Date of Publication


Document Type

Master's Thesis

Degree Name

Master of Chemistry

Subject Categories



College of Science



Thesis Adviser

Rodolfo E. Sumayao

Defense Panel Chair

Marissa G. Noel

Defense Panel Member

Maria Carmen S. Tan
Lemmuel L. Tayo


Colorectal cancer is uncontrolled cell division initially found in the colon and rectum. Colon and rectal cancer rank fifth and tenth most deaths among other cancer types worldwide in 2018. In the same year, the Philippines experienced over 15,000 new cases of and 8,000 deaths due to colorectal cancer. The disease commonly affects the elderly where standard treatments may not be recommended because of the range of overall fitness. Moreover, there is a lack of proof-of-concept in plant-based cancer treatments. Antidesma bunius, locally known as bignay, is found in many Southeast Asian countries, including the Philippines. Autophagy and oxidative stress pathways have been implicated in the molecular pathogenesis of colorectal cancer. In the present study, the effects of A. bunius fruit aqueous extracts on redox status, mitochondrial transmembrane potential (MTP), and gene expressions associated with autophagy and oxidative stress were determined using HCT-116 cancer cells. Treatment of HCT-116 cells with a sublethal concentration of the aqueous extracts resulted in the reduction of cell viability by 23.4% compared to control. Oxidative stress index was found to be decreased upon treatment with A. bunius fruit extract, however total glutathione remains unchanged. MTP was increased in response to the treatment. The present study is a proof-of-concept of a possible hormetic effect of A. bunius at sublethal dose in HCT-116. Synergistic polyphenolic effects may result in increased autophagy activity and overexpression of intracellular antioxidants. While majority of in vitro studies of treatment on cancer showed depolarized MTP and increased intracellular ROS, the present study showed otherwise. This may be due to various factors, such as treatment duration, cell type, and chemical nature of the fruit extract. It is envisaged that the present study may aid in the development of therapeutic intervention or recommendation in the pipeline for the treatment or management of colorectal cancer.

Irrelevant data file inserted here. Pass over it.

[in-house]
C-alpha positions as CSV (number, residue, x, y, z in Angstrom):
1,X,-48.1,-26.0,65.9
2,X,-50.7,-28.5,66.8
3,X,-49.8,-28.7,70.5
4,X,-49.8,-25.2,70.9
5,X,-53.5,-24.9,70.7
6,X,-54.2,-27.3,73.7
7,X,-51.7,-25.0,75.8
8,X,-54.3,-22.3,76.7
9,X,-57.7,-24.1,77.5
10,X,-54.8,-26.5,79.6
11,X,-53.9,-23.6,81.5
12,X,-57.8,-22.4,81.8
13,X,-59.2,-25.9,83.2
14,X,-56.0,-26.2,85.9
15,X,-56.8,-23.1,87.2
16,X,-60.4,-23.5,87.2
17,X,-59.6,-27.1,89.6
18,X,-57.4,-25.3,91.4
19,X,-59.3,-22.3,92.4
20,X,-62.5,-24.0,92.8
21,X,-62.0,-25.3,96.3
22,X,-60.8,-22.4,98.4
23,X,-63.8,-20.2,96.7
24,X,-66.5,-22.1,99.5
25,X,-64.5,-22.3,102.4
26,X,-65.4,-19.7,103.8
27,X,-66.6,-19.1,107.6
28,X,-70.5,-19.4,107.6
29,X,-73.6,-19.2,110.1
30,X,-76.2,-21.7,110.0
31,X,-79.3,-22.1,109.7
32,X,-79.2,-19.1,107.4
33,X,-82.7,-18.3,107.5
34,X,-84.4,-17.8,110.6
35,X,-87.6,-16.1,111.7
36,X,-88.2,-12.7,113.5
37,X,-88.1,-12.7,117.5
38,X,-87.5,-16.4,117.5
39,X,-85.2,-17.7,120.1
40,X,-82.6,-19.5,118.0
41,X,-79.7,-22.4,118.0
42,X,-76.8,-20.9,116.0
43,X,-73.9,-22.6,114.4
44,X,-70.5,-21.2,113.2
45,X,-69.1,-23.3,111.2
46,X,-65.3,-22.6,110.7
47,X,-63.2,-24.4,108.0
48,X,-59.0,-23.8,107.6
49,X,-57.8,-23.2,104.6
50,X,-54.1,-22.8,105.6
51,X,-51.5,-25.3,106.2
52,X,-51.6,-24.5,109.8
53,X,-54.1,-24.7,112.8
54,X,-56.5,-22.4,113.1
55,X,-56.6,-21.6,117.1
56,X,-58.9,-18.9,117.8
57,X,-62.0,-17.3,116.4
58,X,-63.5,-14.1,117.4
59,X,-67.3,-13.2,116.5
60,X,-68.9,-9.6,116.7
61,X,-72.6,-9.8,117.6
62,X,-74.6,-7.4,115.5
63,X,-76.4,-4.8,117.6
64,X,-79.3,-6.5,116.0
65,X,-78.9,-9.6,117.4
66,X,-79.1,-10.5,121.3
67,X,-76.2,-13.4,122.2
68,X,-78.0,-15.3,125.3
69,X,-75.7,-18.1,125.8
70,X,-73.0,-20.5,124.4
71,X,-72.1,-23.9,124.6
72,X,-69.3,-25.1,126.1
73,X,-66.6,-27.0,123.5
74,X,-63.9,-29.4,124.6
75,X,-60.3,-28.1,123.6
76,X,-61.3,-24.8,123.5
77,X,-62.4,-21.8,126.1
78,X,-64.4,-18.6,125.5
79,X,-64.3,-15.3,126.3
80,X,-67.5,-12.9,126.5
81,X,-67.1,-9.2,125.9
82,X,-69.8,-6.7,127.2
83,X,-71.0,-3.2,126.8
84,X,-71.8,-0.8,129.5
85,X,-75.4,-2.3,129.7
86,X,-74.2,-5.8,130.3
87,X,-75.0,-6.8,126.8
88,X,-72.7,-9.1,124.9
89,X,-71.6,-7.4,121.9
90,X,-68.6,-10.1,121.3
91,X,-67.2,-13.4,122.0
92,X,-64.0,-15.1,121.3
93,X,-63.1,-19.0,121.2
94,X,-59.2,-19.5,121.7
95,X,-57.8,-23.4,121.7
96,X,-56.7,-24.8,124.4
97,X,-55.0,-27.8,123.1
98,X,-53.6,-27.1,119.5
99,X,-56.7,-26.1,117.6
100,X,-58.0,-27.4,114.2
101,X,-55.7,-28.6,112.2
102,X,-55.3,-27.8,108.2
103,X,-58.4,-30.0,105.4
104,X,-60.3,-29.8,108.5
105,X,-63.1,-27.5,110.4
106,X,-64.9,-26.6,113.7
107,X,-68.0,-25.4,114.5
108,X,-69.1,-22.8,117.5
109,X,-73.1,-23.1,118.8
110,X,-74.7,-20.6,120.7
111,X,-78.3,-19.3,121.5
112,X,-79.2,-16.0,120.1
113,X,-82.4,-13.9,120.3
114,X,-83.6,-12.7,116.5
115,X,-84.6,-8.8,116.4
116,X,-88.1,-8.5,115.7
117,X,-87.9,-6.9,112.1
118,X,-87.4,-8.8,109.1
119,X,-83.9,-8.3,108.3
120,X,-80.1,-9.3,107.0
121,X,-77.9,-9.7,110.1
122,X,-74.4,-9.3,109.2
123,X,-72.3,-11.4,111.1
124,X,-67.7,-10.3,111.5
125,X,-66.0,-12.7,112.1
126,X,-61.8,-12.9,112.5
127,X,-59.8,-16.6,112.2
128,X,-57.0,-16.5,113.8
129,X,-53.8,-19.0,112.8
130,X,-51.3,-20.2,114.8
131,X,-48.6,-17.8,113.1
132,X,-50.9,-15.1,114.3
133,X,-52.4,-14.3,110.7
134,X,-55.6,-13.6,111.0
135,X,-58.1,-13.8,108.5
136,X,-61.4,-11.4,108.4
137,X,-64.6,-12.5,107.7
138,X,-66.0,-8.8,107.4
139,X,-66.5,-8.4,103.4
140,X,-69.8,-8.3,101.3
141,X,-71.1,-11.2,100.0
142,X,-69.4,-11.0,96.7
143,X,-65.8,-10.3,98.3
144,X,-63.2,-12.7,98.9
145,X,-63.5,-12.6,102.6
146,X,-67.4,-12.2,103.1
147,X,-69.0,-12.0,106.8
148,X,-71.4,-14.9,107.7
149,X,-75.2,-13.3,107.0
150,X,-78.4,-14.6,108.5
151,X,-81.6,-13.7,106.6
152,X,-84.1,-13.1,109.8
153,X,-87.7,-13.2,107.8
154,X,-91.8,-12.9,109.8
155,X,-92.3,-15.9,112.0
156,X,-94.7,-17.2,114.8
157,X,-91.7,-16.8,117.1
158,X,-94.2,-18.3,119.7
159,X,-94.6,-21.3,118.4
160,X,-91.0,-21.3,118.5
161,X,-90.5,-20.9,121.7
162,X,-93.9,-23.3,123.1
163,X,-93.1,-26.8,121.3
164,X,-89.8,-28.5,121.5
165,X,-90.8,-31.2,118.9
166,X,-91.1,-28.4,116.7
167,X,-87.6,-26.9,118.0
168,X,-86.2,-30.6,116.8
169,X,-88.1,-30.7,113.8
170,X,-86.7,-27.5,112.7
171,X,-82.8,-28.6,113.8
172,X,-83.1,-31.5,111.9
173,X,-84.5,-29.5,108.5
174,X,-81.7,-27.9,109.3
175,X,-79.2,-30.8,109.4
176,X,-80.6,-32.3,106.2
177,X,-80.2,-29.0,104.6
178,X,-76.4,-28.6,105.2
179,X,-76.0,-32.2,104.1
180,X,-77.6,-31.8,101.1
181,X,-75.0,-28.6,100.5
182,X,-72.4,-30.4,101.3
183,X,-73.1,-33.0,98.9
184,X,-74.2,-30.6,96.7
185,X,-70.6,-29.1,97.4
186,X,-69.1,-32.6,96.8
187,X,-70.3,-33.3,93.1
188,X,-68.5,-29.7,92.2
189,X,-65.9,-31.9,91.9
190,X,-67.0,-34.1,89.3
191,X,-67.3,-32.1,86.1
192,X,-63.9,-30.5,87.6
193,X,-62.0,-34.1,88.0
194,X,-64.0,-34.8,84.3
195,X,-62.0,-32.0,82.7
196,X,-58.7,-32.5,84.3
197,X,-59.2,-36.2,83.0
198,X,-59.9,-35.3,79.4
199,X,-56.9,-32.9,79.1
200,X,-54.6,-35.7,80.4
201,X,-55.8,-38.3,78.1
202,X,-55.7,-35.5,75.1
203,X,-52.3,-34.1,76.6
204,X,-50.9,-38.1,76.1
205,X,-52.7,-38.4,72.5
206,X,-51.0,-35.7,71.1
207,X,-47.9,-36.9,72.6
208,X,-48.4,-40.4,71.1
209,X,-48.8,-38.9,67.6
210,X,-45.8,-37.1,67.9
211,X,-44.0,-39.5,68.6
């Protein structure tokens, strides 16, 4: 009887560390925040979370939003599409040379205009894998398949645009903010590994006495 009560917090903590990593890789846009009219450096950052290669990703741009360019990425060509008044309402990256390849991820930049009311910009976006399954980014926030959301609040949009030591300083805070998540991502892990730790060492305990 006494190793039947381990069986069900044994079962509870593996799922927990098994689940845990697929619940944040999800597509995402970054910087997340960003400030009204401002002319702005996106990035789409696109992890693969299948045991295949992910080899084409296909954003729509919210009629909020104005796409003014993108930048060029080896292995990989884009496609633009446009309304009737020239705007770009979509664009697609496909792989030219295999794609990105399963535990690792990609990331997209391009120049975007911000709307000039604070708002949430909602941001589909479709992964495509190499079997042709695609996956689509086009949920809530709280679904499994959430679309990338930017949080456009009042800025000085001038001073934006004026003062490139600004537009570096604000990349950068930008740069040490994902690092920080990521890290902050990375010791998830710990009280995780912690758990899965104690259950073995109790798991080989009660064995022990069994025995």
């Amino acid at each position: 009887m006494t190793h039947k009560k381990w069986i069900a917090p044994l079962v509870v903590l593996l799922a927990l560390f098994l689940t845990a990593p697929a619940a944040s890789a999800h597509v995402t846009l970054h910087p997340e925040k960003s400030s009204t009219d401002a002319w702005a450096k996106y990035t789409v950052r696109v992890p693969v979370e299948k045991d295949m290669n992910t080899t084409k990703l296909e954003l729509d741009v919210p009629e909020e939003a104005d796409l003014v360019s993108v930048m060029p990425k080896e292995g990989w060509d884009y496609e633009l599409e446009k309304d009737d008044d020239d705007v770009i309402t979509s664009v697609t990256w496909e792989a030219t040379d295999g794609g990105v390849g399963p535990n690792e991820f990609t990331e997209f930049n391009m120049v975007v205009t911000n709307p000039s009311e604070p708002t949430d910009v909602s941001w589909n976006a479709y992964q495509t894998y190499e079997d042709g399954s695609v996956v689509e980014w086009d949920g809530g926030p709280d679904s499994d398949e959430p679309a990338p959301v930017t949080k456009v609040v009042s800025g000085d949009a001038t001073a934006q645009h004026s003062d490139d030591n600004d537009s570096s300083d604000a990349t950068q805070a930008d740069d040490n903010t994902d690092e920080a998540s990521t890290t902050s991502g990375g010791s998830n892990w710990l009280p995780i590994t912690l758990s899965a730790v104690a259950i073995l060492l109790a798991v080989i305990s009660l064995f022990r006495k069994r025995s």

Abstract Format






Physical Description

iv, 177 leaves


Colon (Anatomy)—Cancer; Rectum—Cancer; Cancer cells

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